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A Quick Guide to Sealing Cedar Siding

Cedar is a natural light, weather, decay, and insect-resistant material.

While cedar stands up to the elements fairly well on its own, putting a seal or a coat of paint on it can enhance the color and protect the wood from inclement weather. Left unstained, cedar’s red hue will fade to gray within about a year. The wood’s structural integrity will remain unless the wood is exposed to excessive moisture, which can cause curling, cracking, and wood rot.

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When to Seal Cedar Siding

For best results, seal before applying the siding to the wall. This way you can completely seal the cedar front to back, top to bottom, and around all edges. A full seal is important because any space that is missing sealant is more susceptible to water damage and chemical bleeding. That being said, if you have a smooth cedar plank construction like in the picture above, you should still be able to seal safely.

Cedar has a natural tendency to dry quickly and resist moisture (with proper ventilation) so other pre-installed siding can also still be sealed or painted. If you’re not sure what’s right for your siding, ask a professional.

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How to Seal Cedar Siding

If you’re applying sealant to siding that is already installed, it is essential to thoroughly clean the wood surface being sealed. Pressure washing can damage cedar, so if possible, wash by hand. Wash part of a wall and allow it to dry thoroughly before applying the sealant.

When using paint or solid-colored stain as a sealant, apply a primer so that the coat of seal will completely fix to the wood. Regular stains don’t require a primer. Choosing a suitable paint or stain to use on your cedar is one of the most important steps in this process. Spend time researching different products, and ask for a professional opinion if you can. Your best option is probably a resin-based sealer fortified with epoxy or high-quality paint.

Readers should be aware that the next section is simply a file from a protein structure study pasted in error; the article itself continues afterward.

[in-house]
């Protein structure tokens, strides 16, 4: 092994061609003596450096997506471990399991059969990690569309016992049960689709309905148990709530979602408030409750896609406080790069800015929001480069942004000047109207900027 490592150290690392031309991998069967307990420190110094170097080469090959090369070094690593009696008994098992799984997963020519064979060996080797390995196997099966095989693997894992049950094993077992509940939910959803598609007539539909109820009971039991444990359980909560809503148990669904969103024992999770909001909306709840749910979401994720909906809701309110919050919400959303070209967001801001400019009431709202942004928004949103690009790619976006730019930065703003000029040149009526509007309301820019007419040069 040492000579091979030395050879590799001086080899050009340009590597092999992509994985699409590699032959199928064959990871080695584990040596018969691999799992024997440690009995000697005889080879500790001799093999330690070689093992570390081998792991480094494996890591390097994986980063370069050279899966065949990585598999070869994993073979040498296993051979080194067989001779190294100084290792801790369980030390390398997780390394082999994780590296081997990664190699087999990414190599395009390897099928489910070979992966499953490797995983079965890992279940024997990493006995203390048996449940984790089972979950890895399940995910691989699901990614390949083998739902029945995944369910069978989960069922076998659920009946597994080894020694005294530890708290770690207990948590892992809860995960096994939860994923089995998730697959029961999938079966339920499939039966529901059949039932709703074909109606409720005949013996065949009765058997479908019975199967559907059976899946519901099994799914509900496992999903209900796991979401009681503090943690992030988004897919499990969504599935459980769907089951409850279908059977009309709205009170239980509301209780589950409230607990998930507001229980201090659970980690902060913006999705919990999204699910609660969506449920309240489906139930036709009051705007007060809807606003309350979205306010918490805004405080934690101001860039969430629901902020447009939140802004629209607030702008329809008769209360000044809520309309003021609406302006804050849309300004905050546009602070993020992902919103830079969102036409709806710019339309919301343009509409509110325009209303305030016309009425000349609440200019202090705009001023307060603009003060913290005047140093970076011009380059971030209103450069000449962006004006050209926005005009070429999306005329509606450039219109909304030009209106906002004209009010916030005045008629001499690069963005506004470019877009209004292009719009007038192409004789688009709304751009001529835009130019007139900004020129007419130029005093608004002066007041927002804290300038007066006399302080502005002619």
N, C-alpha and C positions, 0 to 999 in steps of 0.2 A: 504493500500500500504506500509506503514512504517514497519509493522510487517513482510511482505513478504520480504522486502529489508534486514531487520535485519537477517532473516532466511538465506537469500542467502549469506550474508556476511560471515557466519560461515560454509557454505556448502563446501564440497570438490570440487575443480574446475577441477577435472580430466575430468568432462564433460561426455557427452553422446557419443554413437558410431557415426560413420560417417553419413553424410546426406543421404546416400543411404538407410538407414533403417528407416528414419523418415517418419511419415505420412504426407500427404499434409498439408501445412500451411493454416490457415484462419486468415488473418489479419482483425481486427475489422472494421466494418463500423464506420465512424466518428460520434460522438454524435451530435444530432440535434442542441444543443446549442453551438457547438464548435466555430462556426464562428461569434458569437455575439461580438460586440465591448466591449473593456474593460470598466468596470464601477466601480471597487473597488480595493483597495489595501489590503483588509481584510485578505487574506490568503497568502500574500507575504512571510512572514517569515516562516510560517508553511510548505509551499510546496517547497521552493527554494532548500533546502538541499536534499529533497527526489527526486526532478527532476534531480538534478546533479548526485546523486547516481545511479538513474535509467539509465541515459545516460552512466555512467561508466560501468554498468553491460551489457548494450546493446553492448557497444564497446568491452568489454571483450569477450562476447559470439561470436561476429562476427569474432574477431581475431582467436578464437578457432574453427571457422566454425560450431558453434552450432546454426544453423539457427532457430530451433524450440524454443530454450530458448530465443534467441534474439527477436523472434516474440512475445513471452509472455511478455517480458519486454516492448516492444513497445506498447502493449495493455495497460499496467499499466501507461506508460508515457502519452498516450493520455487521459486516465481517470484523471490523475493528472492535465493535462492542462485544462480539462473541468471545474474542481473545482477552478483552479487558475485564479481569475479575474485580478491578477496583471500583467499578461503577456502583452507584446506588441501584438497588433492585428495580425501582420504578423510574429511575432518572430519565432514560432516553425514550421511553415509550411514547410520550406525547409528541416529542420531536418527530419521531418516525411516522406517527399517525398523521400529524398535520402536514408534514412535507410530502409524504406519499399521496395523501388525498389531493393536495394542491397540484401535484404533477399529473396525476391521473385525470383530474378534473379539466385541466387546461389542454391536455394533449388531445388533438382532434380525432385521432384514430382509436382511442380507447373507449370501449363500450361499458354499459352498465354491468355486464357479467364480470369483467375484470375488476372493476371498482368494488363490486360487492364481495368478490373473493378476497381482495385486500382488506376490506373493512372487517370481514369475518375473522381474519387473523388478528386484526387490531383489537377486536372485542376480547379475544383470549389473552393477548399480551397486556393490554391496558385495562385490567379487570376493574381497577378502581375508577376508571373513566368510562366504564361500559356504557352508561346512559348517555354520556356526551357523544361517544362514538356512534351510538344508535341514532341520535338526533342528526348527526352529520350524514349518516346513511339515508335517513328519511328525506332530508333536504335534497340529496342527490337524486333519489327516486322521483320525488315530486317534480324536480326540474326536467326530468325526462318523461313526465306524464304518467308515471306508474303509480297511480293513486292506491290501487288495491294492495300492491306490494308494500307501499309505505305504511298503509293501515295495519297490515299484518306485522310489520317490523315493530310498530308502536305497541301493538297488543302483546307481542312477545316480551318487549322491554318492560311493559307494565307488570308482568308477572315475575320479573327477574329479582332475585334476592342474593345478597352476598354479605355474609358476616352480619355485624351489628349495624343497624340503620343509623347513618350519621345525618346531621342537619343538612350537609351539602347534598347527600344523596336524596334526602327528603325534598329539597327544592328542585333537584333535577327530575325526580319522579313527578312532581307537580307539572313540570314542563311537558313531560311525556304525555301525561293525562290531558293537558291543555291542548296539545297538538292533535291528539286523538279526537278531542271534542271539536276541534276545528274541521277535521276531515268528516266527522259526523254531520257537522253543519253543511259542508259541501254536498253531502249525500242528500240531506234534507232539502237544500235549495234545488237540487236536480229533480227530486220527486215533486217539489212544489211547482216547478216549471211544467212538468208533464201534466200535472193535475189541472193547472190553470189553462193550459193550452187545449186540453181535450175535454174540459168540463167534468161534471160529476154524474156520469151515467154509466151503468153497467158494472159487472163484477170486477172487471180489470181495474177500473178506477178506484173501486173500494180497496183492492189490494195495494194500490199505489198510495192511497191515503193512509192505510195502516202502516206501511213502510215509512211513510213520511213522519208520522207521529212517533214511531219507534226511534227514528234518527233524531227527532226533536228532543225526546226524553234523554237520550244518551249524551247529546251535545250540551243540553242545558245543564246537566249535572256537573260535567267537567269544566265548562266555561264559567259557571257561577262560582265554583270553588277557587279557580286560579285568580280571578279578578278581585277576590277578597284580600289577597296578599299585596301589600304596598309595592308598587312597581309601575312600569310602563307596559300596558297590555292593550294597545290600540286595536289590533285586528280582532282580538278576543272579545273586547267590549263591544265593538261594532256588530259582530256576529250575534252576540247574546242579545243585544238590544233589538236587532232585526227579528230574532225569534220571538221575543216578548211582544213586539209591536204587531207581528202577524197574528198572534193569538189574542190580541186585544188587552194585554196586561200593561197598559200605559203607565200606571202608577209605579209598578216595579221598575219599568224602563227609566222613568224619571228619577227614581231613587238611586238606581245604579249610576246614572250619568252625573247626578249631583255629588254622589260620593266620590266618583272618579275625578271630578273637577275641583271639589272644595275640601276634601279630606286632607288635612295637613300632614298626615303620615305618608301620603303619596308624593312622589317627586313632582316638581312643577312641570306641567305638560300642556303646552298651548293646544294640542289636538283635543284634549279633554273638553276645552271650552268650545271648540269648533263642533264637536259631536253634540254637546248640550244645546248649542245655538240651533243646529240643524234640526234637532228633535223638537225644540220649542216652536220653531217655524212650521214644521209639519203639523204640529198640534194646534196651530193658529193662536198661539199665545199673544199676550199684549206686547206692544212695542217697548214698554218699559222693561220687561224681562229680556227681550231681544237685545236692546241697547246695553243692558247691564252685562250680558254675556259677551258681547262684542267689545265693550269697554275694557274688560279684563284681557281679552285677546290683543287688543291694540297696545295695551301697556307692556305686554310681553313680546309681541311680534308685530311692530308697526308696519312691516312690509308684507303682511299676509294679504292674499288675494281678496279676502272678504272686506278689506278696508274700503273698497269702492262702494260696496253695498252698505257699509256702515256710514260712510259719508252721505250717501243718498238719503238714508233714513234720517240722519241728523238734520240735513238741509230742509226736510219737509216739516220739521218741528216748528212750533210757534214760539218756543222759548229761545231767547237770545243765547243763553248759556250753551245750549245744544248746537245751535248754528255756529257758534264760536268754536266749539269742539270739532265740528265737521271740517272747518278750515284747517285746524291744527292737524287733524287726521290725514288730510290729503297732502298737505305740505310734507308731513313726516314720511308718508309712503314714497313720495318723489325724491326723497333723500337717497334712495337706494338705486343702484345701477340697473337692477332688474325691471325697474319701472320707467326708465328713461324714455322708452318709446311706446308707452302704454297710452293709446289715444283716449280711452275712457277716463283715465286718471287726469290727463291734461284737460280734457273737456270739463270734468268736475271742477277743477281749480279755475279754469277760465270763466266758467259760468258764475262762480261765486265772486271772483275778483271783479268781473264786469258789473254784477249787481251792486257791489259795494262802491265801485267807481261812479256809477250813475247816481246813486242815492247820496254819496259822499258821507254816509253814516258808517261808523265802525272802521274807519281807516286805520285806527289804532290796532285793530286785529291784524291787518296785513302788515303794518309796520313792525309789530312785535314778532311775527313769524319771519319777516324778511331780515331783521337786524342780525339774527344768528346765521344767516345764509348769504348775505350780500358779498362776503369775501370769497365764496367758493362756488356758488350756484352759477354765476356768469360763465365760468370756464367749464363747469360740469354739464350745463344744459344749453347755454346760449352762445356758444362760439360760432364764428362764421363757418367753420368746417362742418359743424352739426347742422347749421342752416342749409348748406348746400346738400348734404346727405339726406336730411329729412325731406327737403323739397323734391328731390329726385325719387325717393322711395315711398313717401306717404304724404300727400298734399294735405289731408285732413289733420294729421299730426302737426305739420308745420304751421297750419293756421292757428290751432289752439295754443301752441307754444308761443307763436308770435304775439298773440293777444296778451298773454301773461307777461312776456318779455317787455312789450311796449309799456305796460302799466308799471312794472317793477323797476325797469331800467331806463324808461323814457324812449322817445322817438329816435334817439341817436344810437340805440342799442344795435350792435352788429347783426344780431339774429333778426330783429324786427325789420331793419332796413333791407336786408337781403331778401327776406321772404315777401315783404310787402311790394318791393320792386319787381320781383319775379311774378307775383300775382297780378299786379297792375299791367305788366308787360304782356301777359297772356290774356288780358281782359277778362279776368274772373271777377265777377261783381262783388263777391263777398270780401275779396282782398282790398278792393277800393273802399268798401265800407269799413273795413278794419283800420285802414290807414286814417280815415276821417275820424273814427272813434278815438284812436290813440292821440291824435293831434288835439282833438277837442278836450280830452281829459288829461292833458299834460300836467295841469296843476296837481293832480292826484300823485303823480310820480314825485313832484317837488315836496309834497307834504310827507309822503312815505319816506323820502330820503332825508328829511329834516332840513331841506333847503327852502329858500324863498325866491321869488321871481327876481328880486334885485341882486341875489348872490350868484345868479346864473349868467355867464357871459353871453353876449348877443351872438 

Cover as much of the wood as you can with sealant, using a small brush to get into the spaces between panels if the siding is already installed.

Sealing For Natural Weathering

If you prefer weathered cedar’s grey color but want a more uniform color than what comes naturally, you can seal the cedar using bleaching oils. Leaving your cedar exposed to the elements for weathering can damage the cedar, especially in excessively wet climates.

Possible Side Effects of Sealing Cedar Siding

The main side effect of a botched cedar sealing job is chemical bleeding. Cedar naturally releases chemical extracts when it gets wet. These chemicals darken as the wood dries, leaving streaks that can show up through a layer of stain or paint. The best way to prevent bleeding is with a water-tight seal. Use multiple coats of sealant if you live in a wet climate.

Consider sealing your new cedar siding to keep it looking like new for longer. With plenty of colors of stain and paint to choose from, you have a ton of new options for decorating the exterior of your home.

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Get 5 free samples. No credit card required.

Samples shipped straight to your door.